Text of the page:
How a Fish Lost (and Regained) Its Worm: Evolutionary Genetics of Host-parasite Interactions; Observing the Extremes of Antarctic Weather and Climate

“Wednesday Nite @ The Lab” Public Science Seminar

Wednesdays at 7pm CT

Room 1111 Genetics Biotech Center, 425 Henry Mall, Madison WI, 


Stream at


For 10 August 2022    

Hi WN@TL Fans,

Last week in Homer, Alaska, I had the pleasure of watching fishermen filet halibut and salmon with an alacrity far beyond my surgical skills.  It’s astonishing to watch the knife slide in behind the gills and glide down the backbone to the tail.  The slabs of flesh thus released can feed a family, or even more so, can fund a family.

Fileting a fish entails entrails, whether it’s halibut in Homer or bass in the Boundary Waters.  You get to see the viscera as they spill out and unroll on the cutting table. This becomes an opportunity to examine the stomachs to see what the fish have been eating.

On occasion, you also get to see what’s eating the fish—not bigger fish, but smaller critters:  parasites such as flukes and worms.  These cure me of any hankering for sushi.  When making a shore lunch, I am relieved to feel the fire under the griddle, and am grateful to have a generous layer of canola oil to fry up the filets along with any invertebrate hitchhikers that might be tagging along.

This week we get to hear more about how some fish and their parasites co-exist and co-evolve in the wild, and also learn how ingenious researchers such as Jesse Weber can study the genetics of this interplay using aquariums and Tupperware in the lab.




On August 10 Jesse Weber of the Department of Integrative Biology will speak on “How a Fish Lost (and Regained) Its Worm:  Evolutionary Genetics of Host-parasite Interactions.”

Description:  Marine threespine stickleback (Gasterosteus aculeatus) are highly susceptible to Schistocephalus solidus tapeworms, but freshwater populations across the globe have evolved to resist the parasite. Interestingly, freshwater fish in different areas evolved resistance via different mechanisms, and parasites evolved to counter the resistance of their local hosts.

We can replicate the parasite’s complex life cycle in the lab. This allows us to perform thousands of controlled exposures between host and parasite populations.  These experiments will enable us to pursue pivotal questions in parasitism, including:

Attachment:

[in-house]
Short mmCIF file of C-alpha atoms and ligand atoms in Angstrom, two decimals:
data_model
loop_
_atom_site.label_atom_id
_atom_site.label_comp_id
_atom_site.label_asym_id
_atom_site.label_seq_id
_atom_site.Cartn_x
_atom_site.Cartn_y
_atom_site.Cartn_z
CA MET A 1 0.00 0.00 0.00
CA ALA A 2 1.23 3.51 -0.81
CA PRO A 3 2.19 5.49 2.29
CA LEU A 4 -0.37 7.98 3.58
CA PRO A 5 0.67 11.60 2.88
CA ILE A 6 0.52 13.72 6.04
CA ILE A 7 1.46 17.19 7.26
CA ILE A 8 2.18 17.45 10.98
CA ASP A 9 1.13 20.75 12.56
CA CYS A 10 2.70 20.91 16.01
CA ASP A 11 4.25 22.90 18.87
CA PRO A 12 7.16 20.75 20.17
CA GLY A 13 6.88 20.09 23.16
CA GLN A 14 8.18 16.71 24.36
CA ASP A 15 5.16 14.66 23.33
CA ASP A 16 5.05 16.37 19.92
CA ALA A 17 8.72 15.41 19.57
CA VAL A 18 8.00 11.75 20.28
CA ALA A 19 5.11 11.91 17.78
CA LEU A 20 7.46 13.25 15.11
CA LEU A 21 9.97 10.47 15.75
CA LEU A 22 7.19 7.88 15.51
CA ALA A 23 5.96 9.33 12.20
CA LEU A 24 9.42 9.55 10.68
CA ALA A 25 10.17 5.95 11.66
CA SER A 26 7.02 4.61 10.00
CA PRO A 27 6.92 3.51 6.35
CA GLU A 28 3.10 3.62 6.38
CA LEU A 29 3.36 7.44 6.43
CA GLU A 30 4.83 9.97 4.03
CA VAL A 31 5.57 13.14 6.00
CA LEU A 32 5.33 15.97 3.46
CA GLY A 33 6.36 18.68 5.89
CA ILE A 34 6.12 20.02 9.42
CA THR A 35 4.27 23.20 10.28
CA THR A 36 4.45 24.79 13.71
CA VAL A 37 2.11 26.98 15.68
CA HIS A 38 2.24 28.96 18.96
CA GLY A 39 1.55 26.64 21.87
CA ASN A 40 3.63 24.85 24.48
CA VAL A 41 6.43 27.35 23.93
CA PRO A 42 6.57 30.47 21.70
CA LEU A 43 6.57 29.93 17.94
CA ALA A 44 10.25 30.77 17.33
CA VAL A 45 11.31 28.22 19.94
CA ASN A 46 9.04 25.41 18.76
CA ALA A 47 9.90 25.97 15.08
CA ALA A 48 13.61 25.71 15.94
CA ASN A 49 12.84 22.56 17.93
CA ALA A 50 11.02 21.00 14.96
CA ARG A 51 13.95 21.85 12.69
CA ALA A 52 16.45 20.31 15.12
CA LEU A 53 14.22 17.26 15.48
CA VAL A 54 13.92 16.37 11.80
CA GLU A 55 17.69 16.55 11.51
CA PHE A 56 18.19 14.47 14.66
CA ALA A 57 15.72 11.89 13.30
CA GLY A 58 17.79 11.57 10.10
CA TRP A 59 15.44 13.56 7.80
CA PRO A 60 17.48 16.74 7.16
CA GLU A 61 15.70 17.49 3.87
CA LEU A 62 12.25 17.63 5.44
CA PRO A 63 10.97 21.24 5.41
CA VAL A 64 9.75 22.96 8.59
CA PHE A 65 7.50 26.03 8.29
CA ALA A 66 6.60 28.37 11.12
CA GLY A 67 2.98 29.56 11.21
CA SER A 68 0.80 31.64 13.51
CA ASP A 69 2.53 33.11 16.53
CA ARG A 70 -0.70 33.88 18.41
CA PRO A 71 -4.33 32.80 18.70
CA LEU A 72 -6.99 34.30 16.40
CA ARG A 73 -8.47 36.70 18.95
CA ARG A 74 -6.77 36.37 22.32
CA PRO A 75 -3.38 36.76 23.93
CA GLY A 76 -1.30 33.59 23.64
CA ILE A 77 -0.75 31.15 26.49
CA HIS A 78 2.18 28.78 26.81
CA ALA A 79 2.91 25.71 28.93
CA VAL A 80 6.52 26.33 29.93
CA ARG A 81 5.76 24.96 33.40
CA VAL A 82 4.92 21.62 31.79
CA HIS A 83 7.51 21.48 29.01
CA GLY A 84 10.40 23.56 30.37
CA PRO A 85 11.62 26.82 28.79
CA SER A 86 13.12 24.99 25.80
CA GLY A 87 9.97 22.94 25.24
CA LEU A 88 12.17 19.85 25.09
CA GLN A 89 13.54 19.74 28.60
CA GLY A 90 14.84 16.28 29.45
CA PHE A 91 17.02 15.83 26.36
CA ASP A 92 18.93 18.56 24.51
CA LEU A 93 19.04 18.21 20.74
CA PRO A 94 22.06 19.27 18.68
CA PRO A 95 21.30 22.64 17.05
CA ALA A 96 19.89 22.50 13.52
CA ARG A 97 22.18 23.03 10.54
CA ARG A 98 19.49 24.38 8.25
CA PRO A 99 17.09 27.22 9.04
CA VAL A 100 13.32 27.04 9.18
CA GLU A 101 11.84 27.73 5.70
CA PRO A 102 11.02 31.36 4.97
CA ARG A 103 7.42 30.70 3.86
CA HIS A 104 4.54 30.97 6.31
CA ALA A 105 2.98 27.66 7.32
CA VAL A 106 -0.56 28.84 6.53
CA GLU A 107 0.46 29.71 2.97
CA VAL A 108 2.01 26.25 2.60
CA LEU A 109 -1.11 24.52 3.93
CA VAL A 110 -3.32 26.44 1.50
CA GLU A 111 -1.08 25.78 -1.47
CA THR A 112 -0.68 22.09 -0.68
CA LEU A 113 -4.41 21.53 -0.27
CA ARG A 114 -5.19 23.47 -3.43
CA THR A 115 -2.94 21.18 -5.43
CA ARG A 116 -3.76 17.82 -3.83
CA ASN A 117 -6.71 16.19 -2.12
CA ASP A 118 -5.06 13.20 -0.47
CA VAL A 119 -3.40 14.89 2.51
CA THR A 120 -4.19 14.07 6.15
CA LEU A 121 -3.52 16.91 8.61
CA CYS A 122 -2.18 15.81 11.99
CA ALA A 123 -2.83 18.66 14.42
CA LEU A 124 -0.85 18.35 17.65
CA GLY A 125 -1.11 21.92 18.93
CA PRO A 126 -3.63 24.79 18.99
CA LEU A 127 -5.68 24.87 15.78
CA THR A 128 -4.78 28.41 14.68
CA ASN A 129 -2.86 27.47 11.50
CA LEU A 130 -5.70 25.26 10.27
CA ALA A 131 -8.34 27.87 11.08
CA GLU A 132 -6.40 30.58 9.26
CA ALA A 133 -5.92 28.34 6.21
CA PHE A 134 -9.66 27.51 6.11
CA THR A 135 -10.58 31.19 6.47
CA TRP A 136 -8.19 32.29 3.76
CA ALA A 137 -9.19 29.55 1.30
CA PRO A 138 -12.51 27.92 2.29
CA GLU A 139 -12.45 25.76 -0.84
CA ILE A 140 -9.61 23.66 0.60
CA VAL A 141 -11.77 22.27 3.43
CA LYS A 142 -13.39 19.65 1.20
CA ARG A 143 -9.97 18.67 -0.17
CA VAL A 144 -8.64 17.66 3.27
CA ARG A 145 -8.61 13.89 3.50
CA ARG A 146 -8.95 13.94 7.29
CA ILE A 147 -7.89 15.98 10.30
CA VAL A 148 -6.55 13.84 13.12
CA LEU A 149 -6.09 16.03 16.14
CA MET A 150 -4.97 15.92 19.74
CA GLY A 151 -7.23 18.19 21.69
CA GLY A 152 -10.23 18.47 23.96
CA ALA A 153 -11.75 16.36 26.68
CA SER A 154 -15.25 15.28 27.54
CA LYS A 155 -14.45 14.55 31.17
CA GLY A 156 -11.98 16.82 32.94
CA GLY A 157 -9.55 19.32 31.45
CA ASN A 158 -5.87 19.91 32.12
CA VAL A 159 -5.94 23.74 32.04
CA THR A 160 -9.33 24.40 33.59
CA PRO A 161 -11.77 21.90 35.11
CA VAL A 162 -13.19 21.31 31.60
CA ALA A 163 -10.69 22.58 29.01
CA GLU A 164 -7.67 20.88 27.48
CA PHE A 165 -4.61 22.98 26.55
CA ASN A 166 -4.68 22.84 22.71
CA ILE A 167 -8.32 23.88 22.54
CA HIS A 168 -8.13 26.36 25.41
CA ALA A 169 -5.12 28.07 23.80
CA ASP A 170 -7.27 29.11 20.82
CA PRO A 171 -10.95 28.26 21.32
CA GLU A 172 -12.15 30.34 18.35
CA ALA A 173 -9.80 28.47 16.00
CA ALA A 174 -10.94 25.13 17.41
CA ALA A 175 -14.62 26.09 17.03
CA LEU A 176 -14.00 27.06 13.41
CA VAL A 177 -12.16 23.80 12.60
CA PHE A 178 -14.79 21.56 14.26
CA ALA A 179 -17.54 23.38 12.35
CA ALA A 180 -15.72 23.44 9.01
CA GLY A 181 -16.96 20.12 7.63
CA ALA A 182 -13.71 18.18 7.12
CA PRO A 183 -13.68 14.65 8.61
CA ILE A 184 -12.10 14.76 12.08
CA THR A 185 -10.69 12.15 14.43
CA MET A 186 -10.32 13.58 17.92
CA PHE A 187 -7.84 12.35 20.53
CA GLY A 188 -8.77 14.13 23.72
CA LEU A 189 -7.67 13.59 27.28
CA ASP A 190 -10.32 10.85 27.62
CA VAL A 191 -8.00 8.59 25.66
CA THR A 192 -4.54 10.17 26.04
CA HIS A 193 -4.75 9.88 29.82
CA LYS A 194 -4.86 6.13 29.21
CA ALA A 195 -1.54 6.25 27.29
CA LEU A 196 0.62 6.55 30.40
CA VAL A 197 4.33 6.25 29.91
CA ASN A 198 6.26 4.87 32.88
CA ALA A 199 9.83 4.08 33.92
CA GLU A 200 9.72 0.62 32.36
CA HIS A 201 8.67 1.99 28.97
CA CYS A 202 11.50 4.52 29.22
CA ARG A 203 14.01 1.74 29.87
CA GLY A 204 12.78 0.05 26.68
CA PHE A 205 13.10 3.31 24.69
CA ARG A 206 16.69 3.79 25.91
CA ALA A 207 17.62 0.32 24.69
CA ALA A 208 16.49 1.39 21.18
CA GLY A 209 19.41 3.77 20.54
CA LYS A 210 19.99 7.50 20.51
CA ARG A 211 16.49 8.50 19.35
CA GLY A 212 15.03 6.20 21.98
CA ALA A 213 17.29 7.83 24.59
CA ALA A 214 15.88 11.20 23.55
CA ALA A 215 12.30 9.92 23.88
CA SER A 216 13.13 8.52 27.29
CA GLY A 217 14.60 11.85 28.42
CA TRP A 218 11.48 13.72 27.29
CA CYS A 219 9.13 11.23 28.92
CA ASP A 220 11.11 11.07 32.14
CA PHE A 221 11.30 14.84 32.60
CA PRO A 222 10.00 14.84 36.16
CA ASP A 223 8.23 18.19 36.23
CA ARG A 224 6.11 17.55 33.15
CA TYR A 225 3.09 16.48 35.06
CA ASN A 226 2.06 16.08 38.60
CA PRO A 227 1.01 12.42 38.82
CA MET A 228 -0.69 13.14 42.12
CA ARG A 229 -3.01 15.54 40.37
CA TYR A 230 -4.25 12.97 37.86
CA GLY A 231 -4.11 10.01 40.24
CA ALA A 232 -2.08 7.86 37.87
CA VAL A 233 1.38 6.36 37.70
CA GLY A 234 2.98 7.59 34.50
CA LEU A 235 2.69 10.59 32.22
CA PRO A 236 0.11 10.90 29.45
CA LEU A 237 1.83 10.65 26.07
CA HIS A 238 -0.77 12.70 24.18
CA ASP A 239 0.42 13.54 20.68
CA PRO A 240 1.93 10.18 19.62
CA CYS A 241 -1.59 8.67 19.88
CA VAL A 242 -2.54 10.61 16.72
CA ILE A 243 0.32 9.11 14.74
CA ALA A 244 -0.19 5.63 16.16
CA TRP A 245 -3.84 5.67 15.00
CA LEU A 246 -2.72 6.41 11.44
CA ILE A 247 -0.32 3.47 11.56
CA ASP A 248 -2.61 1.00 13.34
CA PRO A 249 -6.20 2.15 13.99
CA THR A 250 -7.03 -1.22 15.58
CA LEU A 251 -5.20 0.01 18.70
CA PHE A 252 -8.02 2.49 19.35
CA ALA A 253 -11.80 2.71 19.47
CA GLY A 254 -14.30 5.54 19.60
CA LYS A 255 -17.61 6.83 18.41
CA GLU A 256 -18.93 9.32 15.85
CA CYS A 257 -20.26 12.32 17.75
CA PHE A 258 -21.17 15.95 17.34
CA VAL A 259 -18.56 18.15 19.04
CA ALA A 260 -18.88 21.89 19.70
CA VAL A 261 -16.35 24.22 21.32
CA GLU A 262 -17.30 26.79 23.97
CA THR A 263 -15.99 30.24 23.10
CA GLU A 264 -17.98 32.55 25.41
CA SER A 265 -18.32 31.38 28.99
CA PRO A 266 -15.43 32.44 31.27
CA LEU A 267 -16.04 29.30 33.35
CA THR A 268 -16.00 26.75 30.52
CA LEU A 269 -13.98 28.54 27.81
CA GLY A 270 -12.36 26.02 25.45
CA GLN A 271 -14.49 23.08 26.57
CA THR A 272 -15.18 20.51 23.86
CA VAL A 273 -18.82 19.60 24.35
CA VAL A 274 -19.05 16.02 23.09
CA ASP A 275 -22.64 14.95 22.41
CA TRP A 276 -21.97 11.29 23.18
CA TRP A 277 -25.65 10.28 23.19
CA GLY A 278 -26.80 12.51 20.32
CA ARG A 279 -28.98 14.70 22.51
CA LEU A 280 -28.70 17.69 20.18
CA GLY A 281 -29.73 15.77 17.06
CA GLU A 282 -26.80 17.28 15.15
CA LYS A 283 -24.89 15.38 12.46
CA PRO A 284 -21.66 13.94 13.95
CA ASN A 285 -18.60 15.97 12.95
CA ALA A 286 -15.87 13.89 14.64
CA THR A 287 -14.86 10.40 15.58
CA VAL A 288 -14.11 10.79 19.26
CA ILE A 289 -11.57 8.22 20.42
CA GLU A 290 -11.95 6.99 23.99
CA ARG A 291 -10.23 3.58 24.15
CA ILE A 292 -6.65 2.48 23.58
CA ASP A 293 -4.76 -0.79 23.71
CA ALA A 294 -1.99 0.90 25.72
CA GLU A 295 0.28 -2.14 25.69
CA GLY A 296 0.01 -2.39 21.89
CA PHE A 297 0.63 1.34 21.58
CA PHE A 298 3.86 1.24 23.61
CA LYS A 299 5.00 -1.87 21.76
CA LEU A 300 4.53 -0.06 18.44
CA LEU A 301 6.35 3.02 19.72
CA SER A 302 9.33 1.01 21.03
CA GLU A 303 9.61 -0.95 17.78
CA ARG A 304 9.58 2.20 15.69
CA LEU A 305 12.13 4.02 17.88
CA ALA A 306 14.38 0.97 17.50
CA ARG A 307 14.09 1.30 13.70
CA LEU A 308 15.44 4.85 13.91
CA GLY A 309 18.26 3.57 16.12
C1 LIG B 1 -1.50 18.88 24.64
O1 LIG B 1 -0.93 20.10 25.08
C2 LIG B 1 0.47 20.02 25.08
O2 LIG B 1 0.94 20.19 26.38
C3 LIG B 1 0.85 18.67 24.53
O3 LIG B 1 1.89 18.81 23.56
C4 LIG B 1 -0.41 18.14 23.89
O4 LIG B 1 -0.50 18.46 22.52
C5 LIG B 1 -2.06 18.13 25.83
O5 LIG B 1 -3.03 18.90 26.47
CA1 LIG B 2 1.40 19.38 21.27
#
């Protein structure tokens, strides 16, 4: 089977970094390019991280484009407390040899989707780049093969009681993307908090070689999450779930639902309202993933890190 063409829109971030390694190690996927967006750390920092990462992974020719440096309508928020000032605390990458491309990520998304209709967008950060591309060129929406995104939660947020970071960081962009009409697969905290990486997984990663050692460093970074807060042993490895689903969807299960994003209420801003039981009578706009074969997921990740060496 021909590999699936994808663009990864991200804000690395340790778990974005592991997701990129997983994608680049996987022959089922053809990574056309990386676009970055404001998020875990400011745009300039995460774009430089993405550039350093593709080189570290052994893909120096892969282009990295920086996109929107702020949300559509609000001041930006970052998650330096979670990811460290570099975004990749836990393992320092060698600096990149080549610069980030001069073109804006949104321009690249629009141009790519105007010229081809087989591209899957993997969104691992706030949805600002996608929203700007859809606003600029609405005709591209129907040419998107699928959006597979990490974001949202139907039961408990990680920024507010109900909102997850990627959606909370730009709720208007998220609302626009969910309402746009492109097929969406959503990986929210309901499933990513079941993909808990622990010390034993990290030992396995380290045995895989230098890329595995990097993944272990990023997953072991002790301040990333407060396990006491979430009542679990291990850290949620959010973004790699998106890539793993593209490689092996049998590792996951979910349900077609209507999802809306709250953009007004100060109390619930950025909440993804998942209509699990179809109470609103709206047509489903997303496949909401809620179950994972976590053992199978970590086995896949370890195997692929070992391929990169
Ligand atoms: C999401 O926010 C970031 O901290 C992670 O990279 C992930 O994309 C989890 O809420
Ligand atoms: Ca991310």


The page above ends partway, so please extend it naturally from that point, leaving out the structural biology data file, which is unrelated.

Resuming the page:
What genetic changes underlie host-parasite coevolution?  

How often are new genes or strategies deployed, instead of recycling existing variation?

How does gene flow among many populations impact the rate and trajectory of (co)evolution?



Explore More:


On August 17 Matthew Lazzara of Space Science & Engineering will speak on “Observing the Extremes of Antarctic Weather and Climate.”

Description:   Antarctica offers some of the most extreme weather and climate on planet Earth.  Its breathtaking views and vistas are balanced by extreme cold, strong winds, and storm-force conditions. This presentation reviews some of these extremes along with outlining some extraordinary weather events as captured by the University of Wisconsin-Madison Automatic Weather Station network, now in its 42nd year of operation. The trials and tribulations of maintaining such a network will be illustrated. The value of observations and data will be discussed including the debut of the Antarctic Meteorological Research and Data Center data repository, and a joint project between UW-Madison and Madison Area Technical College, with an ever-growing collection of Antarctic meteorological datasets. The culmination of these efforts provides observations of the extremes in weather and climate of the world’s southern-most continent.

Bio: Dr. Matthew A. Lazzara is a Senior Scientist and Research Meteorologist at the Antarctic Meteorological Research Center (AMRC), Space Science and Engineering Center (SSEC), University of Wisconsin–Madison (UW–Madison). He is also a full-time faculty member and Department Chair of the Department of Physical Sciences in the School of Engineering, Science, and Mathematics at Madison Area Technical College. He is the Principal Investigator of the Antarctic Automatic Weather Station (AWS) Program and Antarctic Meteorological Research & Data Center Project that is a part of the United States Antarctic Program. He has worked on-site at McMurdo Station, Antarctica, and at UW–Madison from 1995 to the present, with 10 deployments to Antarctica. His areas of expertise include Antarctic meteorology and climate, satellite meteorology, education, and interactive meteorological processing systems. Dr. Lazzara is currently the President of the International Commission on Polar Meteorology.

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Hope to see you soon, in person or by zoom, at Wednesday Nite @ The Lab.

Tom ZinnenBiotechnology Center & Division of Extension, Wisconsin 4-H

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Here are the components of the WN@TL User’s Guide

1. The live WN@TL seminar, every Wednesday night, 50 times a year, at 7pm CT in Room 1111 Genetics Biotech Center and on Zoom at 

2. The WN@TL YouTube channel

3. WN@TL on the University Place broadcast channel of PBS Wisconsin 

4. WN@TL on the University Place website 


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